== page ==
Today I biked from Longueuil metro station all the way to Chambly, on the Route Verte no. 1. It’s about 25 km each way, which is about as far as I usually ride on my clunky city bike, and takes about 2 hours each way. I really love testing out new ‘car-free adventures’ out of Montreal, and it was quite satisfying to actually go somewhere that seems far from Montreal. The above photo is the amazing start of a bike bridge that goes over the train tracks and highway, and was actually the highlight of the whole ride, for me. There was a really interesting view of the tracks with the Mountain in the background, and the way down was a bit like an amusement ride!
The Route Verte is an amazing, ever-increasing network of high quality bike trails all across Quebec. You can go pretty much as far as you can imagine on these trails. We followed Route Verte number 1 for most of the way to Chambly. It was fairly straightforward although it was a bit tricky and easy to lose coming out of the metro station. Here’s the map we used, which was really helpful, though we also had to keep track of the general direction and landmarks: http://www.tourisme-monteregie.qc.ca/cyclotourisme/pdf/pistes_cyclables/LaRiveraine.pdf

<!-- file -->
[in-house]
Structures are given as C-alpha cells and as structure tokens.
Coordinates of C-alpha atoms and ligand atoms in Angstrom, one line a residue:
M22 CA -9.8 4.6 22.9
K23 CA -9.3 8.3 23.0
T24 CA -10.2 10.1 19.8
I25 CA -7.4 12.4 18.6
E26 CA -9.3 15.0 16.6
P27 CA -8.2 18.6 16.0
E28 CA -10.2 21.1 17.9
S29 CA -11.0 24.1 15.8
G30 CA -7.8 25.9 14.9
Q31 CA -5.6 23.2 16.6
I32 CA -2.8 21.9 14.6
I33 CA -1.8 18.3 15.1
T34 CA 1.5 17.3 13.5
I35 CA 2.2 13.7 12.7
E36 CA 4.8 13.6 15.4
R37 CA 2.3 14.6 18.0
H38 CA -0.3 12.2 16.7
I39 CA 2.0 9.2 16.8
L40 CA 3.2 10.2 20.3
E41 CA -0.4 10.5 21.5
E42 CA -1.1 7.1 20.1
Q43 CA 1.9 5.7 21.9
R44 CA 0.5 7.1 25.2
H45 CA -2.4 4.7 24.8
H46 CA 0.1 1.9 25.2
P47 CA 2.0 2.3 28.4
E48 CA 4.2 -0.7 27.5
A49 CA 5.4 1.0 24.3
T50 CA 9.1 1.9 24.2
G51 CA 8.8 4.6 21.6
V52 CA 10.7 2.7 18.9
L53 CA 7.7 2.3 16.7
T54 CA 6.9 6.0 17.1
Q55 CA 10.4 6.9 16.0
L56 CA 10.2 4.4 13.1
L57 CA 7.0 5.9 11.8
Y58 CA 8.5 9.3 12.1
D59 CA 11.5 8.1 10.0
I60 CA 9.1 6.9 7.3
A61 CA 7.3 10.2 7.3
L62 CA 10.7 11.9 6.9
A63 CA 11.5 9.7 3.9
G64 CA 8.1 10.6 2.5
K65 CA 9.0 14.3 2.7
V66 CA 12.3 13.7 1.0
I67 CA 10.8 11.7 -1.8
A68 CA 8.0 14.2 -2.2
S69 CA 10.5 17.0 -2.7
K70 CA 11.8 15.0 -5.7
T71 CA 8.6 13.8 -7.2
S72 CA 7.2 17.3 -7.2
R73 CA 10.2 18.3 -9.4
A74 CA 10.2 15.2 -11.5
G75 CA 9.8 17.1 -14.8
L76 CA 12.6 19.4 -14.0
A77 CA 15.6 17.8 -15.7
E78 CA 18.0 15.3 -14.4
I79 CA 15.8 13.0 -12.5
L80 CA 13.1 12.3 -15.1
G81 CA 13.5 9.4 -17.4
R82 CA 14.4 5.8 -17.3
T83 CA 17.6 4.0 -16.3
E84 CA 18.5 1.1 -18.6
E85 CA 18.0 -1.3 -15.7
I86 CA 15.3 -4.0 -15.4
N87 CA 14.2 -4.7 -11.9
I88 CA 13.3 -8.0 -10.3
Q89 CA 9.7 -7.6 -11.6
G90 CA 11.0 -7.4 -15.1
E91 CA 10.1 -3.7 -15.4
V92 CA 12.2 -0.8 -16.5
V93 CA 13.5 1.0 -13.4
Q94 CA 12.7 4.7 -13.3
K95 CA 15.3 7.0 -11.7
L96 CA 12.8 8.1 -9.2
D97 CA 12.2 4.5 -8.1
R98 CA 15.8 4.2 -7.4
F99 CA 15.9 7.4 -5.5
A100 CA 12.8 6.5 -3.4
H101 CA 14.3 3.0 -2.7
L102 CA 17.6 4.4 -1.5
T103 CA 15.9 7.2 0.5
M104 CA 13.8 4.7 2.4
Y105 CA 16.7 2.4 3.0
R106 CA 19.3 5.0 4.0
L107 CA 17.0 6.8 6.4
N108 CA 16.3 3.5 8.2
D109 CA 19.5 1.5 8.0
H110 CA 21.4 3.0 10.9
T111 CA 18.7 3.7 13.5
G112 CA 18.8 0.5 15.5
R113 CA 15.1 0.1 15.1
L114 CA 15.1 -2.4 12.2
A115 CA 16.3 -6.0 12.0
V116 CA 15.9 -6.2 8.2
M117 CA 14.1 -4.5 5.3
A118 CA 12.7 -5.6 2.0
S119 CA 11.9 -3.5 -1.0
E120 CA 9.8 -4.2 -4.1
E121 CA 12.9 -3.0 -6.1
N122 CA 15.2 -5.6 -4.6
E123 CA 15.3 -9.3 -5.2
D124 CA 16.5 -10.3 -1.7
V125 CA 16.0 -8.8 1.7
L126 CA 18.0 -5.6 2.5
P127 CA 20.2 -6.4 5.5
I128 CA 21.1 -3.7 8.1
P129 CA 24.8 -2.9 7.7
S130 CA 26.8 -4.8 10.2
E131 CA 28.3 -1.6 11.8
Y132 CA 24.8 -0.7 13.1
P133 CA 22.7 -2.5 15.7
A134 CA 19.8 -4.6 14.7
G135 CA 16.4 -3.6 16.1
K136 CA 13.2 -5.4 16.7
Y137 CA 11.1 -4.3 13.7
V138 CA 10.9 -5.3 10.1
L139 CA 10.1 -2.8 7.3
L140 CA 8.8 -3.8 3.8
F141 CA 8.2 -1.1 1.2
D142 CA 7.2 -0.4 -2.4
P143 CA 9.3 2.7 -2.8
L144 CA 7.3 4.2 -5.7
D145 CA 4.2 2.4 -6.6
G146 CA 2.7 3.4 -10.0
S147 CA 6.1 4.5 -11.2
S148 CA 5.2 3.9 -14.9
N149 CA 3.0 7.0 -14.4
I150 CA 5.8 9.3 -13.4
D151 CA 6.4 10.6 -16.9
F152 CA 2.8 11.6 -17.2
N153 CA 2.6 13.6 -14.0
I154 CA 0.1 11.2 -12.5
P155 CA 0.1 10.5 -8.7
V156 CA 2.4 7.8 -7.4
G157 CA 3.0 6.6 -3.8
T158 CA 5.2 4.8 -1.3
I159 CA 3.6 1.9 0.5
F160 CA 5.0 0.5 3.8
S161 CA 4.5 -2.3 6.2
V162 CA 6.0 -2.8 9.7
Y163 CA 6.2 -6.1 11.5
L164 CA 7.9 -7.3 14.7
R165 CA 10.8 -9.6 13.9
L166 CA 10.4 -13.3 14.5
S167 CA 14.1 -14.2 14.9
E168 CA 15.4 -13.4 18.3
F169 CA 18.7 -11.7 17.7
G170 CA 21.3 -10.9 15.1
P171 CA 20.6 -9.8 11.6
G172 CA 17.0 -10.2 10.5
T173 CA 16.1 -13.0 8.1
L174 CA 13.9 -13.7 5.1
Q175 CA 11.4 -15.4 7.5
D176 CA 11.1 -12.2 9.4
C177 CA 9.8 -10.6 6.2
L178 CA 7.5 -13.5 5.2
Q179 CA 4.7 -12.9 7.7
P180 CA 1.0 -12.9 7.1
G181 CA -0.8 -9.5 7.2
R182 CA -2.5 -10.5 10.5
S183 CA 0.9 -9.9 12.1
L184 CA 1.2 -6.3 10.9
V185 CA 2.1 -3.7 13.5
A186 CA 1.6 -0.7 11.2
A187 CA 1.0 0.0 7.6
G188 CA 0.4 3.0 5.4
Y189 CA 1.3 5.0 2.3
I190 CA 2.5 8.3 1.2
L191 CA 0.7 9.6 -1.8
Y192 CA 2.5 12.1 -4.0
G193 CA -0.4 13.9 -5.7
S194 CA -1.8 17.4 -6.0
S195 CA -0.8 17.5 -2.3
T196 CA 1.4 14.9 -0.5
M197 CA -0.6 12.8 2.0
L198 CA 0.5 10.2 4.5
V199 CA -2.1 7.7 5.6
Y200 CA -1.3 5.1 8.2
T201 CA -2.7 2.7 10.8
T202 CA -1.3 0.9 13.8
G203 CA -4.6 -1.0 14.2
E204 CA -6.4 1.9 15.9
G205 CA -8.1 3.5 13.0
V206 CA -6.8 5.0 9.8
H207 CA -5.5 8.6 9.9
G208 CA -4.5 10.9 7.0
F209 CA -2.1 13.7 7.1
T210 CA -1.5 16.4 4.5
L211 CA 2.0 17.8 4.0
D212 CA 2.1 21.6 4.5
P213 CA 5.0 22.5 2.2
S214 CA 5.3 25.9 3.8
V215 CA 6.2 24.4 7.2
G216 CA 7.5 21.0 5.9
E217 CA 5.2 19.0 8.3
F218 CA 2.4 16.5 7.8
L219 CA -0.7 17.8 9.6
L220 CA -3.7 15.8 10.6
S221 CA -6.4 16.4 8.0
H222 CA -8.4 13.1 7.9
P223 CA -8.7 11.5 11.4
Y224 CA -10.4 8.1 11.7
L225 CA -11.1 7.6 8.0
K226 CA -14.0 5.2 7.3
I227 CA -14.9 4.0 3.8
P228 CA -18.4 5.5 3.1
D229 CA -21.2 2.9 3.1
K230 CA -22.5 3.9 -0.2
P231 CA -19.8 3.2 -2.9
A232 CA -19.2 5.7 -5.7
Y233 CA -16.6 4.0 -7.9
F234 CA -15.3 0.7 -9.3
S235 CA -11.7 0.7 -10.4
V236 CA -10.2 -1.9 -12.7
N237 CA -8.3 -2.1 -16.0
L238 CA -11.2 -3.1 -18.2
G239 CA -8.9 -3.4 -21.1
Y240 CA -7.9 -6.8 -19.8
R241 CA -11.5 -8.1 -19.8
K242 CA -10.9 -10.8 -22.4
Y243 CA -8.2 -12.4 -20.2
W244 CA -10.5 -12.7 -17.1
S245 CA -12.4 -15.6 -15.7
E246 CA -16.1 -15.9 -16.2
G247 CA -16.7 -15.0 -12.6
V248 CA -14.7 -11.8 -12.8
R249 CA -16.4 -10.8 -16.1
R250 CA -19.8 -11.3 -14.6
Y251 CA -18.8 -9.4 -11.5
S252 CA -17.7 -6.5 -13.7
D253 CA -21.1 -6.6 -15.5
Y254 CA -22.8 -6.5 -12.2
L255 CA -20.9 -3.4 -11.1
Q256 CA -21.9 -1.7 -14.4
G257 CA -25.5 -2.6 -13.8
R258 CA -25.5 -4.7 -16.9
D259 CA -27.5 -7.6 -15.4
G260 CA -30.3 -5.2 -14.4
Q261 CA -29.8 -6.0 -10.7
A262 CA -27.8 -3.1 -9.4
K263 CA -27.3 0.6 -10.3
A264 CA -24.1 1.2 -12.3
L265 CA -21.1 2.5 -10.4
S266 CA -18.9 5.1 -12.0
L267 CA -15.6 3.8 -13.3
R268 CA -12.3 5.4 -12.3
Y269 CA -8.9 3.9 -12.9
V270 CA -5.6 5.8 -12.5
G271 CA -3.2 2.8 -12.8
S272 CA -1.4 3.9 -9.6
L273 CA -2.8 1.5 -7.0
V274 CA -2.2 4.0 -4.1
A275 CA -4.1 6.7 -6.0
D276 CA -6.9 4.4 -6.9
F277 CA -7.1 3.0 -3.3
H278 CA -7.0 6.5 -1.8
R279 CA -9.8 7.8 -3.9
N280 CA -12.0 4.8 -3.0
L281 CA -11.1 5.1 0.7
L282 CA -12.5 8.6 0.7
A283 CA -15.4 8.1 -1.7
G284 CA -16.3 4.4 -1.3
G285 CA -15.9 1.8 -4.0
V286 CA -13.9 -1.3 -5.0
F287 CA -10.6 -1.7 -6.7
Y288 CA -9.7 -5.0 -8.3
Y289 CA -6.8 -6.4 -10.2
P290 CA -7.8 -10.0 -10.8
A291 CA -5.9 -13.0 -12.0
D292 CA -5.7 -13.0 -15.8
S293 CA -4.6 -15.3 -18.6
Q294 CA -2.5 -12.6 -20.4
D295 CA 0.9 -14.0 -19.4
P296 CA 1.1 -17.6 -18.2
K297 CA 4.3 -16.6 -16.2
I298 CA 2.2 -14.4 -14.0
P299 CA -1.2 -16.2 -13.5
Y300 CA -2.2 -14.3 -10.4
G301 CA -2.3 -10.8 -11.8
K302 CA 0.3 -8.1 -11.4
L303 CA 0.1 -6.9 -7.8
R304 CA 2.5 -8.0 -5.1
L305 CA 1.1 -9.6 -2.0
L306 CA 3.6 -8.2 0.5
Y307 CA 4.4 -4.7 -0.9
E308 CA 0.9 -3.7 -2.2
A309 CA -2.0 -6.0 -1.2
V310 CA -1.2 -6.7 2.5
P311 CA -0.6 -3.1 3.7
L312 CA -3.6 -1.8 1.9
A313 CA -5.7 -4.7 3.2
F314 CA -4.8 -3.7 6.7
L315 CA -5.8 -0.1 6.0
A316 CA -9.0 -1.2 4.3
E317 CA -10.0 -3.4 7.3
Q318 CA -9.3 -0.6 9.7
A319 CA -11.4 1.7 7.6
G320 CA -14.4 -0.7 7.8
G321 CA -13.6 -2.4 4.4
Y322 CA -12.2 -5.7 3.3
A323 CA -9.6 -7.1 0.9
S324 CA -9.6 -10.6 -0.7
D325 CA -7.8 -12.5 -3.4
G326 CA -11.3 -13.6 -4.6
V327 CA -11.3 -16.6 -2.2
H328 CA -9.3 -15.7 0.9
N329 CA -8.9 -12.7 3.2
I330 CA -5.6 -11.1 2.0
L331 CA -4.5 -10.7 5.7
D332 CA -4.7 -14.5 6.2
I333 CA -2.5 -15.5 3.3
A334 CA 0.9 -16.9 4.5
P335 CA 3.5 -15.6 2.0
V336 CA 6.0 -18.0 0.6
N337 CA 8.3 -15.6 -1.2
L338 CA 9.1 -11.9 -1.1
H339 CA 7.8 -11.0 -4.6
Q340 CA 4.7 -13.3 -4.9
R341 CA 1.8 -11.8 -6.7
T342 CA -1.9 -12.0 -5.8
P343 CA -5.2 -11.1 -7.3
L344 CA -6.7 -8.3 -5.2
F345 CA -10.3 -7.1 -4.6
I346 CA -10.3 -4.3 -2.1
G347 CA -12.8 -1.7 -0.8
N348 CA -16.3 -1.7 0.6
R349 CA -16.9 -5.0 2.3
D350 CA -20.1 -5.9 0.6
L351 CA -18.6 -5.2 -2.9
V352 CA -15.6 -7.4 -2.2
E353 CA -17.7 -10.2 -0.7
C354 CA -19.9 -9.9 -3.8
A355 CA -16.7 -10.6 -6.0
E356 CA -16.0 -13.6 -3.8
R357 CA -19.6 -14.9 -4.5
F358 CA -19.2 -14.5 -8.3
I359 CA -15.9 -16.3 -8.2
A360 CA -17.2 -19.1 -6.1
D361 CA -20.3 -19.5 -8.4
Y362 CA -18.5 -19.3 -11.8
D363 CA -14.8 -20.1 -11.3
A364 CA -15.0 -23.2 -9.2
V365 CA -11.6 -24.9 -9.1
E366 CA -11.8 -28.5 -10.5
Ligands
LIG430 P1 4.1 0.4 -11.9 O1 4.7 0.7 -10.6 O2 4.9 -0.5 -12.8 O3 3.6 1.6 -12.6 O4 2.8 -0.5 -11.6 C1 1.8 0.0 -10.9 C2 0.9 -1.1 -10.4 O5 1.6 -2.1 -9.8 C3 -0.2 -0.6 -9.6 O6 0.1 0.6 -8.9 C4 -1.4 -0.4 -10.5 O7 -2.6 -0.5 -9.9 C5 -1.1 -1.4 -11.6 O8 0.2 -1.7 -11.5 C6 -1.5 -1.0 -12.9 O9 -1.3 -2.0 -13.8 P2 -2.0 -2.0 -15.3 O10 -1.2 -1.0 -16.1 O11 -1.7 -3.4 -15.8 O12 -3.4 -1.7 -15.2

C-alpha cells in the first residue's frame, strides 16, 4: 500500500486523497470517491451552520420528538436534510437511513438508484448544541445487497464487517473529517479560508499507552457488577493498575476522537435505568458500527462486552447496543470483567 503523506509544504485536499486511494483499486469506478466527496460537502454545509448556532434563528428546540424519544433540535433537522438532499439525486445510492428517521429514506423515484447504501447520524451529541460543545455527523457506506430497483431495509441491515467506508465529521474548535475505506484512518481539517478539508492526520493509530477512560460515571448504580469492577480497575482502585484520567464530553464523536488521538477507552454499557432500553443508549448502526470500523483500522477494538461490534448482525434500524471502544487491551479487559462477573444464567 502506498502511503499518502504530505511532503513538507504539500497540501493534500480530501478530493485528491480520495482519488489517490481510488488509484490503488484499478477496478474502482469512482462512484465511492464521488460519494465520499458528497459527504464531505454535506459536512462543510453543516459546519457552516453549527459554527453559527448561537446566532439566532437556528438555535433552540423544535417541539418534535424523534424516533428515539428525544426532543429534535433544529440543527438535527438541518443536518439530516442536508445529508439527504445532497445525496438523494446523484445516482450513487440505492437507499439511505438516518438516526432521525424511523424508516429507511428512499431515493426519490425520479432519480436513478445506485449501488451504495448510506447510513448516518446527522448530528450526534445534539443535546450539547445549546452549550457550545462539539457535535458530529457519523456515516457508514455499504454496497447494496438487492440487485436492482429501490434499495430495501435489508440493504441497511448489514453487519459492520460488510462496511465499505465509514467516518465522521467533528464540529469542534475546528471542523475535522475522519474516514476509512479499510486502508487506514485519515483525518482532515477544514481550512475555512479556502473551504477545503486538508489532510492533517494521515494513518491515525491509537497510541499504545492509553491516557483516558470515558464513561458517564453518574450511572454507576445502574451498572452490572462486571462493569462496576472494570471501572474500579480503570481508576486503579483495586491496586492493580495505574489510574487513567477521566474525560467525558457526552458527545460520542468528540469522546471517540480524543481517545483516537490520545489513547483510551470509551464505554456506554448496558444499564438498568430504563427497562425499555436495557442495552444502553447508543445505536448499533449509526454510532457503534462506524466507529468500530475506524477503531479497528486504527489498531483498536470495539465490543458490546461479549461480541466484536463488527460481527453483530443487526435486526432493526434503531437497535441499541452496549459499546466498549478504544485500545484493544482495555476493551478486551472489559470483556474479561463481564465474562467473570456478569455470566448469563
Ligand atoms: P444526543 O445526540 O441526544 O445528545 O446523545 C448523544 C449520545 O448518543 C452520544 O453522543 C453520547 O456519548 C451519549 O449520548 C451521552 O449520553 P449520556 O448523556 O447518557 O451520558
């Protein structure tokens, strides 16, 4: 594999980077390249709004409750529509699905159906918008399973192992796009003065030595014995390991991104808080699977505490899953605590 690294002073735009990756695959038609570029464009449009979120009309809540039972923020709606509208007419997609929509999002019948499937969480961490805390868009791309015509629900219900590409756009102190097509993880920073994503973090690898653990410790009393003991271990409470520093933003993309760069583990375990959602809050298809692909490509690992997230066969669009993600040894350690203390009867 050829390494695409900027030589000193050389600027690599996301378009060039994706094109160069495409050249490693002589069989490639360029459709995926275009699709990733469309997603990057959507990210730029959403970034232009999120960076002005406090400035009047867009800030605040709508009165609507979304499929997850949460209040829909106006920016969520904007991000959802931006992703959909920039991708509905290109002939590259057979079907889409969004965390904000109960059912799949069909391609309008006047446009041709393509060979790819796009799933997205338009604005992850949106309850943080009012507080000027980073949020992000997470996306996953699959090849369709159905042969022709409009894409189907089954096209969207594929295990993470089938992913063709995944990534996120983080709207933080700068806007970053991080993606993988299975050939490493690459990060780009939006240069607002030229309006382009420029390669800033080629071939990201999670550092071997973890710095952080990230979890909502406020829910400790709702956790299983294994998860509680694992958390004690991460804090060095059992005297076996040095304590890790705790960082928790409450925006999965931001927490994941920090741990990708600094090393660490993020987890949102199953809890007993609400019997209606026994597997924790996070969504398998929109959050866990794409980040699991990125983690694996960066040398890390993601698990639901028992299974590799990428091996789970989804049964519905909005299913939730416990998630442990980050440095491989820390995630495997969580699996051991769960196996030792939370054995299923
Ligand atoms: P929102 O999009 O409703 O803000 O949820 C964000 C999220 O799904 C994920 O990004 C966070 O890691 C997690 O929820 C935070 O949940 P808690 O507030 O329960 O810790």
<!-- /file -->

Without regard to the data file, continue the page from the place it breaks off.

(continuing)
The disadvantage of this route is that you have to take two different metro lines (up and down many stairs and escalators with a bike is not the easiest). Might be better to just bike through Montreal and across the Jacques Cartier bridge, and perhaps you’d already be on an easier path to follow. We also found that at least the first third of the ride was through uninteresting suburban parts of Longueuil.
But once we got out of Longueuil, things got nice. We went through forest, fields, and behind country houses with charming bridges across a small stream separating them from the bike path. We saw a woodpecker, bluejay, and some edible wild mushrooms – shaggy mane and puffballs.
Chambly is pretty fabulous to bike in. The paths are in mint condition, with many charming places to stop and have a picnic. Then there is so much to see in Chambly – the fort, which changed hands many times between the French and the English, right on the rapids of the Richelieu River, where we ran into some friends who were kayaking. We went for hot chocolate and then admired the many old and historically-significant buildings, canals, locks, churches etc. all along the waterfront.
The way back was a slog, since we had already seen the ‘good parts’ and the wind was against us. But I was proud to have biked all the way to Chambly and back! Getting to Chambly door to door from the Plateau by metro and bike takes about 2 and a half hours, not bad compared to taking a metro and then a local bus, which takes an hour and a half or two hours depending on where you get dropped off. You can find many other maps of biking in Montérégie here: http://www.tourisme-monteregie.qc.ca/cyclotourisme/ – for free!